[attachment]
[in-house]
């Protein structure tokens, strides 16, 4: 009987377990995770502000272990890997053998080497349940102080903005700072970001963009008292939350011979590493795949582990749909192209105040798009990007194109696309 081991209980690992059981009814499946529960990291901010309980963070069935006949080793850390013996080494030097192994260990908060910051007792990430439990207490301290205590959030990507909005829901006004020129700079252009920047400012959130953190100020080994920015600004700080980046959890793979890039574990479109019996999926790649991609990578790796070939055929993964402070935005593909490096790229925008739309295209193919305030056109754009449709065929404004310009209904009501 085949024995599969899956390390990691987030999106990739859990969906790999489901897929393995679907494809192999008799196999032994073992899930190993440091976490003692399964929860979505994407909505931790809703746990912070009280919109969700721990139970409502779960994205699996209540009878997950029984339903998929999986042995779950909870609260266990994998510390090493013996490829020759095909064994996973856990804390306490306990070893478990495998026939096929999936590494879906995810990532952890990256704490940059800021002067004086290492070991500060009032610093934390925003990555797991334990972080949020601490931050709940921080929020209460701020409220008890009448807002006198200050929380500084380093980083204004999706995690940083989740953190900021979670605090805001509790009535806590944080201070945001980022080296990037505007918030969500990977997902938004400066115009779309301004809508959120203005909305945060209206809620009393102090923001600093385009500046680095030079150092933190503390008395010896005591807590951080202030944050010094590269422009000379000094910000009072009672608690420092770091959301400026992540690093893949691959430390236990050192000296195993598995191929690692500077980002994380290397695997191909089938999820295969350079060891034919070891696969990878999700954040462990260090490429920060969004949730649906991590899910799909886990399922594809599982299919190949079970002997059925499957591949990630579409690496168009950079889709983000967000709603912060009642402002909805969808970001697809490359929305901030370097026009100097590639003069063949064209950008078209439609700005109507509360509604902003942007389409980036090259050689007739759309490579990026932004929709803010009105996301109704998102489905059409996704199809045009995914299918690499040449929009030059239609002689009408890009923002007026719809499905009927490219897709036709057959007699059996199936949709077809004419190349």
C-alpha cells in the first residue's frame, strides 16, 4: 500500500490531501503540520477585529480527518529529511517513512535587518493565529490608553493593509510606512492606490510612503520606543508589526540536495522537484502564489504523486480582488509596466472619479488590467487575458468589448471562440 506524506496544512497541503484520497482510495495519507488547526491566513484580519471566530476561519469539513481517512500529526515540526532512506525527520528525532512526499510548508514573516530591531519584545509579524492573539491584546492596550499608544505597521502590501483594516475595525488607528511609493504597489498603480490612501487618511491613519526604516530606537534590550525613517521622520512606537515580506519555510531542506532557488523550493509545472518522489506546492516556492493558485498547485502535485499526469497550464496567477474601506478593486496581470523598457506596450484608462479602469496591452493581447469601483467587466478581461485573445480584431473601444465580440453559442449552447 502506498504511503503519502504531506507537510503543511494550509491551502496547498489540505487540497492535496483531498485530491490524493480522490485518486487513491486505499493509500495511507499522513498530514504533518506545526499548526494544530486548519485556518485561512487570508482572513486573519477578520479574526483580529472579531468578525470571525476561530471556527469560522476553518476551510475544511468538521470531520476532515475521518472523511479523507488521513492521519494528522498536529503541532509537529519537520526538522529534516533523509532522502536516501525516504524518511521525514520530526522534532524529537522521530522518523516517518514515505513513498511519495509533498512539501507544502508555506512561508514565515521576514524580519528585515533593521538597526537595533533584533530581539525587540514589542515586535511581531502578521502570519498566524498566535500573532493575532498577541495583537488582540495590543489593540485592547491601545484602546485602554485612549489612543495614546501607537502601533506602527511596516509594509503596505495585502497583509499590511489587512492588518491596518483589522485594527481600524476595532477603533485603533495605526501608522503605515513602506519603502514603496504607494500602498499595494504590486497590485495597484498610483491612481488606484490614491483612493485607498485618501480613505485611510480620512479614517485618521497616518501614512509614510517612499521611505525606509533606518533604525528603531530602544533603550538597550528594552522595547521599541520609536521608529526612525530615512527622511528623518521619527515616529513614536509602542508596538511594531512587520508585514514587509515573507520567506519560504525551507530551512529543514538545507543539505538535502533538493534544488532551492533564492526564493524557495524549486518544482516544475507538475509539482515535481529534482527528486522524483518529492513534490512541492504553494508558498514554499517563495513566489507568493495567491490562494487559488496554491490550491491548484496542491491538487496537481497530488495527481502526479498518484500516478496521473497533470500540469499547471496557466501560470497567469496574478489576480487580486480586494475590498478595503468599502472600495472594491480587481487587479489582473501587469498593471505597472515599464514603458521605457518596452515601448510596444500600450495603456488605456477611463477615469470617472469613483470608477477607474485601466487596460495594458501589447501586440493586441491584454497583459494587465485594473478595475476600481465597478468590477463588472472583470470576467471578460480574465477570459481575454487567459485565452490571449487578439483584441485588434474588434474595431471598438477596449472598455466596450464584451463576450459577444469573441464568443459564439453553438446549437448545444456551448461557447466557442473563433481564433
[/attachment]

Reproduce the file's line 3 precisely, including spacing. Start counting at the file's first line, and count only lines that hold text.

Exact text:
C-alpha cells in the first residue's frame, strides 16, 4: 500500500490531501503540520477585529480527518529529511517513512535587518493565529490608553493593509510606512492606490510612503520606543508589526540536495522537484502564489504523486480582488509596466472619479488590467487575458468589448471562440 506524506496544512497541503484520497482510495495519507488547526491566513484580519471566530476561519469539513481517512500529526515540526532512506525527520528525532512526499510548508514573516530591531519584545509579524492573539491584546492596550499608544505597521502590501483594516475595525488607528511609493504597489498603480490612501487618511491613519526604516530606537534590550525613517521622520512606537515580506519555510531542506532557488523550493509545472518522489506546492516556492493558485498547485502535485499526469497550464496567477474601506478593486496581470523598457506596450484608462479602469496591452493581447469601483467587466478581461485573445480584431473601444465580440453559442449552447 502506498504511503503519502504531506507537510503543511494550509491551502496547498489540505487540497492535496483531498485530491490524493480522490485518486487513491486505499493509500495511507499522513498530514504533518506545526499548526494544530486548519485556518485561512487570508482572513486573519477578520479574526483580529472579531468578525470571525476561530471556527469560522476553518476551510475544511468538521470531520476532515475521518472523511479523507488521513492521519494528522498536529503541532509537529519537520526538522529534516533523509532522502536516501525516504524518511521525514520530526522534532524529537522521530522518523516517518514515505513513498511519495509533498512539501507544502508555506512561508514565515521576514524580519528585515533593521538597526537595533533584533530581539525587540514589542515586535511581531502578521502570519498566524498566535500573532493575532498577541495583537488582540495590543489593540485592547491601545484602546485602554485612549489612543495614546501607537502601533506602527511596516509594509503596505495585502497583509499590511489587512492588518491596518483589522485594527481600524476595532477603533485603533495605526501608522503605515513602506519603502514603496504607494500602498499595494504590486497590485495597484498610483491612481488606484490614491483612493485607498485618501480613505485611510480620512479614517485618521497616518501614512509614510517612499521611505525606509533606518533604525528603531530602544533603550538597550528594552522595547521599541520609536521608529526612525530615512527622511528623518521619527515616529513614536509602542508596538511594531512587520508585514514587509515573507520567506519560504525551507530551512529543514538545507543539505538535502533538493534544488532551492533564492526564493524557495524549486518544482516544475507538475509539482515535481529534482527528486522524483518529492513534490512541492504553494508558498514554499517563495513566489507568493495567491490562494487559488496554491490550491491548484496542491491538487496537481497530488495527481502526479498518484500516478496521473497533470500540469499547471496557466501560470497567469496574478489576480487580486480586494475590498478595503468599502472600495472594491480587481487587479489582473501587469498593471505597472515599464514603458521605457518596452515601448510596444500600450495603456488605456477611463477615469470617472469613483470608477477607474485601466487596460495594458501589447501586440493586441491584454497583459494587465485594473478595475476600481465597478468590477463588472472583470470576467471578460480574465477570459481575454487567459485565452490571449487578439483584441485588434474588434474595431471598438477596449472598455466596450464584451463576450459577444469573441464568443459564439453553438446549437448545444456551448461557447466557442473563433481564433